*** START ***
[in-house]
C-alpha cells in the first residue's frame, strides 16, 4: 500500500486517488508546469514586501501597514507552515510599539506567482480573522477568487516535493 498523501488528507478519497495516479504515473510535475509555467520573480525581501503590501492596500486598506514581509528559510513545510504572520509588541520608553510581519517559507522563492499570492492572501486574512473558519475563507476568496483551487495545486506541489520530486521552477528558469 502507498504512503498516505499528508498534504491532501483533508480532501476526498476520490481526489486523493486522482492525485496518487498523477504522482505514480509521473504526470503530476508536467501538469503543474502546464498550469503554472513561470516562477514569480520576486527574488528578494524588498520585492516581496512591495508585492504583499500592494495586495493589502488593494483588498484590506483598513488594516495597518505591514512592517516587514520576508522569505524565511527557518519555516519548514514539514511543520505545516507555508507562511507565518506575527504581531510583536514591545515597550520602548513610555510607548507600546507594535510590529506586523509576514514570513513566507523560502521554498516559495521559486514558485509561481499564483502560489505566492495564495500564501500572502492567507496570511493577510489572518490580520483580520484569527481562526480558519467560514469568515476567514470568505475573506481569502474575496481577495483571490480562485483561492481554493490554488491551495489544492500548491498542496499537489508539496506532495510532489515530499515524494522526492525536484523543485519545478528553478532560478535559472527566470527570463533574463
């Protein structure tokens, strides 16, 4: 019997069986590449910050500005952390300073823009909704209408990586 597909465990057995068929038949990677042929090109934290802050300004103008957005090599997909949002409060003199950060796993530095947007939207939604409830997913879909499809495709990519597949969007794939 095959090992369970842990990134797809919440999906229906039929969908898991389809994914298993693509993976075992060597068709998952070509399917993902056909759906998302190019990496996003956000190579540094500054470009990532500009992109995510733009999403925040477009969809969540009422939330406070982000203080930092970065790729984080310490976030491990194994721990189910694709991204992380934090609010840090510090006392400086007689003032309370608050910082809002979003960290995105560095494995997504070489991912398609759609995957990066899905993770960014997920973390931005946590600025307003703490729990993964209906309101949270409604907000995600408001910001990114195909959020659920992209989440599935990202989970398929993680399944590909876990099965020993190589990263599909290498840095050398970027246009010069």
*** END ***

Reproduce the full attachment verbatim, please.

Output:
[in-house]
C-alpha cells in the first residue's frame, strides 16, 4: 500500500486517488508546469514586501501597514507552515510599539506567482480573522477568487516535493 498523501488528507478519497495516479504515473510535475509555467520573480525581501503590501492596500486598506514581509528559510513545510504572520509588541520608553510581519517559507522563492499570492492572501486574512473558519475563507476568496483551487495545486506541489520530486521552477528558469 502507498504512503498516505499528508498534504491532501483533508480532501476526498476520490481526489486523493486522482492525485496518487498523477504522482505514480509521473504526470503530476508536467501538469503543474502546464498550469503554472513561470516562477514569480520576486527574488528578494524588498520585492516581496512591495508585492504583499500592494495586495493589502488593494483588498484590506483598513488594516495597518505591514512592517516587514520576508522569505524565511527557518519555516519548514514539514511543520505545516507555508507562511507565518506575527504581531510583536514591545515597550520602548513610555510607548507600546507594535510590529506586523509576514514570513513566507523560502521554498516559495521559486514558485509561481499564483502560489505566492495564495500564501500572502492567507496570511493577510489572518490580520483580520484569527481562526480558519467560514469568515476567514470568505475573506481569502474575496481577495483571490480562485483561492481554493490554488491551495489544492500548491498542496499537489508539496506532495510532489515530499515524494522526492525536484523543485519545478528553478532560478535559472527566470527570463533574463
């Protein structure tokens, strides 16, 4: 019997069986590449910050500005952390300073823009909704209408990586 597909465990057995068929038949990677042929090109934290802050300004103008957005090599997909949002409060003199950060796993530095947007939207939604409830997913879909499809495709990519597949969007794939 095959090992369970842990990134797809919440999906229906039929969908898991389809994914298993693509993976075992060597068709998952070509399917993902056909759906998302190019990496996003956000190579540094500054470009990532500009992109995510733009999403925040477009969809969540009422939330406070982000203080930092970065790729984080310490976030491990194994721990189910694709991204992380934090609010840090510090006392400086007689003032309370608050910082809002979003960290995105560095494995997504070489991912398609759609995957990066899905993770960014997920973390931005946590600025307003703490729990993964209906309101949270409604907000995600408001910001990114195909959020659920992209989440599935990202989970398929993680399944590909876990099965020993190589990263599909290498840095050398970027246009010069």